The Park Service and the Elders reached an agreement for the Ahwahneechee to construct and use a wahhoga, the Miwok word for village, on the valley floor. A small action that does not balance the centuries-long genocide and displacement of indigenous people by the federal government. But a tiny step forward instead of another step back.
The deep dive into relationships distracted me from the steady continuous climbing, making the time pass quickly. It was on this stretch that I encountered the few vehicles I saw on everything but the Highway 140 stretch. A county road crew passed me on the climb. I came across them later, working on downed trees. They posed the usual questions: “Where are you going?” “Where are you coming from?” These were followed by stoic nods and water offerings. In what I should have recognized as foreshadowing, their team cleared downed trees. I thanked them for letting me through and kept grinding along.
Grinding was an accurate description. My hand ached and I felt unusually weak. The day before, momentary distraction led to a mistimed curb hop. I had gone over the bars and found myself on the ground, laughing at the silliness and aching from the impact. The hand throbbed at higher speeds on the bumps. I would later come to find out I had a small hand fracture, more evident once the swelling went down. As the road passed over a creek, I took the opportunity to fill bottles, sterilizing them with a Steri-Pen, and downed a few ibuprofen.
Lost in the trees
The climbing flattened out a little over 5,000′. The road bit into the mountainside, serpentining in and out of steep chutes. This spectacular terrain was marked with the beginnings of granite. I began to hit my stride. With the challenging climbs behind me, I thought the rest would be relatively easy.
A little routing explanation: The official Old Coulterville-Yosemite Road splits to the left at a five-way intersection, heading northeast before ending at the Merced Grove at Highway 120. This is a good connector if one plans to tackle the Tioga Pass Road to the East Side. The 120 will also take one into Yosemite Valley. That’s not a terrible way to go but there’s more road exposure with cars and RVs, their drivers frequently overwhelmed by their first views of the Valley.
Astounding vistas amidst downed trees.
To stay on the dirt, one shifts from the Old Coulterville-Yosemite Road onto Forest Road 1S12. As I rounded a corner along Forest Road 1S12, the route seemed to disappear behind several downed trees. Easy became uneasy. I clambered over the five downed trees. As I lowered my bike down on the far side, I saw more downed trees ahead. And so it began. Ride a little, clamber a lot. Many of the trees were charred, burned in the 2013 Rim Fire. I would later remember that a January windstorm, so severe it earned the name Mono Wind Event, closed Yosemite for weeks early in the year. The wind blasted down trees, and this area had not yet been cleared.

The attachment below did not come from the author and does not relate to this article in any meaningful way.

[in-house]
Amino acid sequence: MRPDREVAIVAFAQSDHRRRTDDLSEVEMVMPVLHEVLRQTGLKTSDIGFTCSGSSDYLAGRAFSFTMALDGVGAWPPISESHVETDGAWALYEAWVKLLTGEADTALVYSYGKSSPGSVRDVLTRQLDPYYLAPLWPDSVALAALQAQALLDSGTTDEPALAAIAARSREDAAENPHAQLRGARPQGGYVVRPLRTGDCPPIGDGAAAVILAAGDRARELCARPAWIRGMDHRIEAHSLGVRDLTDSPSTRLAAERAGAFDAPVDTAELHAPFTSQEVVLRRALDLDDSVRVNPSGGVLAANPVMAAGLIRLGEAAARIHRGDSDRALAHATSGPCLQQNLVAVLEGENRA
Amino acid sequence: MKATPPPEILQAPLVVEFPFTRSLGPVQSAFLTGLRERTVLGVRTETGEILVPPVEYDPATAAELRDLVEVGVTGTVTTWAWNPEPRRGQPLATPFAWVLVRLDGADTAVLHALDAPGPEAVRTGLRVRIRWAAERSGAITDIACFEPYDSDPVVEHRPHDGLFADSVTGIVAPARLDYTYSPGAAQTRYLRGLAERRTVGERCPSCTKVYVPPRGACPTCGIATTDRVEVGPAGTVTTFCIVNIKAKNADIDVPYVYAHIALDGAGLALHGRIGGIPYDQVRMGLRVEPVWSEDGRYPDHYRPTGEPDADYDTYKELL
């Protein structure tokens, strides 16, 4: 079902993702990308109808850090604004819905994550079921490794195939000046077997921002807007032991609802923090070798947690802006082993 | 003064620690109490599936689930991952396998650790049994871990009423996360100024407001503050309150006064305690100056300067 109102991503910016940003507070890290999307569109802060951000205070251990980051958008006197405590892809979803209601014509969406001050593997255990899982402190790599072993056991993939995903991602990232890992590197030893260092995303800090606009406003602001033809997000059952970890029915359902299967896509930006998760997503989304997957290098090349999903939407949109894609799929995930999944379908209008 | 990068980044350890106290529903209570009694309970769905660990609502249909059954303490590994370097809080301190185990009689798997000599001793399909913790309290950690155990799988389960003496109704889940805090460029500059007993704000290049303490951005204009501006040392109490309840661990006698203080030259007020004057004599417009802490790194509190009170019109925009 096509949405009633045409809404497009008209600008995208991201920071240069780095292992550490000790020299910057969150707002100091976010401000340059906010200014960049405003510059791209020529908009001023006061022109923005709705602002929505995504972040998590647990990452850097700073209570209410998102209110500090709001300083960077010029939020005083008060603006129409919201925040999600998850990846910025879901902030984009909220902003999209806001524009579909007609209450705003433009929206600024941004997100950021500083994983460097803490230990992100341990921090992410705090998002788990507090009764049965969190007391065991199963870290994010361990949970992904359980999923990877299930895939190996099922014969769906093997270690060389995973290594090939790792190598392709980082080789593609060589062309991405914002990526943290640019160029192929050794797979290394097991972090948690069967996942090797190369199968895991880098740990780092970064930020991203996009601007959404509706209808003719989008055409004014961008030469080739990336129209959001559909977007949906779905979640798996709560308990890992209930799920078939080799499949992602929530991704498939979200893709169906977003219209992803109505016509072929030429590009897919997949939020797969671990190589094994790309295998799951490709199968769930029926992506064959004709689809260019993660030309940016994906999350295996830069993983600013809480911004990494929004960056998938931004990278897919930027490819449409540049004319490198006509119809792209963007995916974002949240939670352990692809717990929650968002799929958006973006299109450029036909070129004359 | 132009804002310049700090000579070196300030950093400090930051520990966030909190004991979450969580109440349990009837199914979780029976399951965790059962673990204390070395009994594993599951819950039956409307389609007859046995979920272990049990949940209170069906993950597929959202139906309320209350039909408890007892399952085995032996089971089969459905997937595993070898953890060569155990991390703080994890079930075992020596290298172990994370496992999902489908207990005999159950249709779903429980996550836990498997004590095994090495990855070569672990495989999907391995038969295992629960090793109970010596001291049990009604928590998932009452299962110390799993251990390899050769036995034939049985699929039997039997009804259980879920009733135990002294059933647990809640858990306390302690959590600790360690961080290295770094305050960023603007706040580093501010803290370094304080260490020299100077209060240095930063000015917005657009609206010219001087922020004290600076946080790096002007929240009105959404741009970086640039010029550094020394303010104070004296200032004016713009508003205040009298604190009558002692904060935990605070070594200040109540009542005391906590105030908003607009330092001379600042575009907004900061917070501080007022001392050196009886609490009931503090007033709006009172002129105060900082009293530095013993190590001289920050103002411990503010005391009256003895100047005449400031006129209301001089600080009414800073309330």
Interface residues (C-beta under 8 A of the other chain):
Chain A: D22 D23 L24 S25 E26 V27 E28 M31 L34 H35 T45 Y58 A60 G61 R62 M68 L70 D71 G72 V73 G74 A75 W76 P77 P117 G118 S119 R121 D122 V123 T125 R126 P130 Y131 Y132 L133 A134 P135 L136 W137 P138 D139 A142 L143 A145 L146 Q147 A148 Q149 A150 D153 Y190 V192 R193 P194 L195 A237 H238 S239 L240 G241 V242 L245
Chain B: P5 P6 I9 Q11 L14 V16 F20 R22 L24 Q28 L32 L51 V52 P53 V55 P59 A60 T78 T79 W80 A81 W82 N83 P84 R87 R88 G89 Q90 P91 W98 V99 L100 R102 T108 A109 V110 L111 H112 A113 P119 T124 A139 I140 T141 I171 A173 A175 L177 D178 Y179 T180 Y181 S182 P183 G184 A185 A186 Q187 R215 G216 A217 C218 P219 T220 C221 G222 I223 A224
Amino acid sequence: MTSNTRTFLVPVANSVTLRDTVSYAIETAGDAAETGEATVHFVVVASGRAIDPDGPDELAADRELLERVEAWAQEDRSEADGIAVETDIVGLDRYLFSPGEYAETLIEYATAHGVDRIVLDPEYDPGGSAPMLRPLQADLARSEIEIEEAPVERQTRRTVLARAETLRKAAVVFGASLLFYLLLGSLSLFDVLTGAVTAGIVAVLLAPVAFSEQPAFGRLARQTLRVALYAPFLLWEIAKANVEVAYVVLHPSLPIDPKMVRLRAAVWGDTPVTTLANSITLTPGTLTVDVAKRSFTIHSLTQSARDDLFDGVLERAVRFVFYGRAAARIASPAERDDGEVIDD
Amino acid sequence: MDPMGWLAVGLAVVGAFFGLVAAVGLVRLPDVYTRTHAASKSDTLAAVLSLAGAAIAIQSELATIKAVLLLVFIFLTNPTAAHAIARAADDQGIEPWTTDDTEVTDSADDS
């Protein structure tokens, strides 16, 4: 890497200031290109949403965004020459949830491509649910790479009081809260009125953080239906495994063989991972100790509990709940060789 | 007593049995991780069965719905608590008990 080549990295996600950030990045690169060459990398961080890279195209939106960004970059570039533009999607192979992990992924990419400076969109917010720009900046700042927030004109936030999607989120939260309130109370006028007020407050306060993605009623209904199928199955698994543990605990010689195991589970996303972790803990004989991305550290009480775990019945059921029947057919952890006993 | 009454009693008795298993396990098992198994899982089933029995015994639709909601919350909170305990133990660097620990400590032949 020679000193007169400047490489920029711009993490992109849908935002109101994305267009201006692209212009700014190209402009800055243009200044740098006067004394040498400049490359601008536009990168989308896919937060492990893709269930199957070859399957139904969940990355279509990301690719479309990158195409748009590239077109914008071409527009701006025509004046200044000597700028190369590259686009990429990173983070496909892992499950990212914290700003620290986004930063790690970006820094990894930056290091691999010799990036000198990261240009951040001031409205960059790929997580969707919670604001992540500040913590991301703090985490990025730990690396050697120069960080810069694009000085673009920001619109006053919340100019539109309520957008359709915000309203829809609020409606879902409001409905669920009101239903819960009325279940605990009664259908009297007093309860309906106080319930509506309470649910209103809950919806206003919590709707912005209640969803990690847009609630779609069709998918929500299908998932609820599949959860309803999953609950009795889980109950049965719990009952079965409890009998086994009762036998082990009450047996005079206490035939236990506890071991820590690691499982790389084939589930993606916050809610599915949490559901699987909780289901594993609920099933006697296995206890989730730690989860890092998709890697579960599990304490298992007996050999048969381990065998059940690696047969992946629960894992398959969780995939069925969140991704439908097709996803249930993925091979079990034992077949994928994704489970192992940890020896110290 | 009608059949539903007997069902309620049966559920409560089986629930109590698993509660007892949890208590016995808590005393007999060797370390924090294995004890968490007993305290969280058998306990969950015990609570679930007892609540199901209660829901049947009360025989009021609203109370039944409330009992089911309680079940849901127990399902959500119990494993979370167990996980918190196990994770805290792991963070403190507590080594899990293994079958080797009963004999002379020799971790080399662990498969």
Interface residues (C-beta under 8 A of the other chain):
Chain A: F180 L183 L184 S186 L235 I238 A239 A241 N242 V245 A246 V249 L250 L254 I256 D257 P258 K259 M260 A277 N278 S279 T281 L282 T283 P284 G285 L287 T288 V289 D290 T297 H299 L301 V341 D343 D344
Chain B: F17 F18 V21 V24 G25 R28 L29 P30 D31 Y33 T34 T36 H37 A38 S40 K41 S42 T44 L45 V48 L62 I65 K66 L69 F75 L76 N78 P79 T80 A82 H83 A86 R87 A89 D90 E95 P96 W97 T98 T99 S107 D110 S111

The downed tree issue was notably absent from my route research. I knew I was roughly four miles from Foresta, where there would be an easy out. I continued forward. Those four miles took roughly four hours. There are frequently moments on epic rides that test one’s mettle. This tested mine. The section had its moments, like when I startled a bear and it crashed into the underbrush. Not a great place to be dancing with a bear, given I was progressing at an average of one mile an hour. The best moment was reaching Little Nellie Falls, crossing the creek, and putting the downed tree challenges behind me.
Bridge out ahead
A brutal but short climb from Little Nellie Falls was marked by a formal sign marking the Yosemite National Park boundary. Shortly after that the roads transformed into manicured gravel, maintained by Foresta’s residents. Foresta is a rare private home inholding within the national park itself. The plateau has a view up the valley. I took an obligatory selfie with Half Dome in the background, looking somewhat worse for wear.